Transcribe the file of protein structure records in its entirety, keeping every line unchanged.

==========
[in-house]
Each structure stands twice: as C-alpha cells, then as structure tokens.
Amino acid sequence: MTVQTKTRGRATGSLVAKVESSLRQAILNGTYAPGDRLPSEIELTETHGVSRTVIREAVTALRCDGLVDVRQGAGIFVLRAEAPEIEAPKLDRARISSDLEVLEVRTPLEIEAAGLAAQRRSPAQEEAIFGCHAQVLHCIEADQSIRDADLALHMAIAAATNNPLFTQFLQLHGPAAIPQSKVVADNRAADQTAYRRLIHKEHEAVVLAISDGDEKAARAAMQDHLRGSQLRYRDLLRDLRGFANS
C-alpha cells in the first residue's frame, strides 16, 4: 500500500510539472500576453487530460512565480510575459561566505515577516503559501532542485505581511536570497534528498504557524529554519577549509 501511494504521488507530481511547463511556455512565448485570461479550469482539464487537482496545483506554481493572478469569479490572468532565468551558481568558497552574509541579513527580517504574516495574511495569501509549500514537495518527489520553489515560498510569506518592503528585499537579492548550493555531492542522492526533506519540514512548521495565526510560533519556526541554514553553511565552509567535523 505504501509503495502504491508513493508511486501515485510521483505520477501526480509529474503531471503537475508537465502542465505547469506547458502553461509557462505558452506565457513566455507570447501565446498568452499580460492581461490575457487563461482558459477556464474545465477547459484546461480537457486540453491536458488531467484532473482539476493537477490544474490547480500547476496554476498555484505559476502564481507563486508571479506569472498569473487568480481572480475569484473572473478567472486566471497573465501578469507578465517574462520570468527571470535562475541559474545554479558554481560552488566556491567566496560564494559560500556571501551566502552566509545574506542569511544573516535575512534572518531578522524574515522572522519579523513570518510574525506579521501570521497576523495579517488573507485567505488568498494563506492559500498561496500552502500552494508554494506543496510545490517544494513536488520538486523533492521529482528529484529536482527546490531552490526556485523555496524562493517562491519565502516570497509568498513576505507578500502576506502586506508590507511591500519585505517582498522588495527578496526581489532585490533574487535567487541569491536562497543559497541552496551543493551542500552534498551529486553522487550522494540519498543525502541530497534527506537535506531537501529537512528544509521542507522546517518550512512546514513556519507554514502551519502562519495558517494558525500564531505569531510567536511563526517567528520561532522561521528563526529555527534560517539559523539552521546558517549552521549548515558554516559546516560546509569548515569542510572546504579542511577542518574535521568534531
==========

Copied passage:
[in-house]
Each structure stands twice: as C-alpha cells, then as structure tokens.
Amino acid sequence: MTVQTKTRGRATGSLVAKVESSLRQAILNGTYAPGDRLPSEIELTETHGVSRTVIREAVTALRCDGLVDVRQGAGIFVLRAEAPEIEAPKLDRARISSDLEVLEVRTPLEIEAAGLAAQRRSPAQEEAIFGCHAQVLHCIEADQSIRDADLALHMAIAAATNNPLFTQFLQLHGPAAIPQSKVVADNRAADQTAYRRLIHKEHEAVVLAISDGDEKAARAAMQDHLRGSQLRYRDLLRDLRGFANS
C-alpha cells in the first residue's frame, strides 16, 4: 500500500510539472500576453487530460512565480510575459561566505515577516503559501532542485505581511536570497534528498504557524529554519577549509 501511494504521488507530481511547463511556455512565448485570461479550469482539464487537482496545483506554481493572478469569479490572468532565468551558481568558497552574509541579513527580517504574516495574511495569501509549500514537495518527489520553489515560498510569506518592503528585499537579492548550493555531492542522492526533506519540514512548521495565526510560533519556526541554514553553511565552509567535523 505504501509503495502504491508513493508511486501515485510521483505520477501526480509529474503531471503537475508537465502542465505547469506547458502553461509557462505558452506565457513566455507570447501565446498568452499580460492581461490575457487563461482558459477556464474545465477547459484546461480537457486540453491536458488531467484532473482539476493537477490544474490547480500547476496554476498555484505559476502564481507563486508571479506569472498569473487568480481572480475569484473572473478567472486566471497573465501578469507578465517574462520570468527571470535562475541559474545554479558554481560552488566556491567566496560564494559560500556571501551566502552566509545574506542569511544573516535575512534572518531578522524574515522572522519579523513570518510574525506579521501570521497576523495579517488573507485567505488568498494563506492559500498561496500552502500552494508554494506543496510545490517544494513536488520538486523533492521529482528529484529536482527546490531552490526556485523555496524562493517562491519565502516570497509568498513576505507578500502576506502586506508590507511591500519585505517582498522588495527578496526581489532585490533574487535567487541569491536562497543559497541552496551543493551542500552534498551529486553522487550522494540519498543525502541530497534527506537535506531537501529537512528544509521542507522546517518550512512546514513556519507554514502551519502562519495558517494558525500564531505569531510567536511563526517567528520561532522561521528563526529555527534560517539559523539552521546558517549552521549548515558554516559546516560546509569548515569542510572546504579542511577542518574535521568534531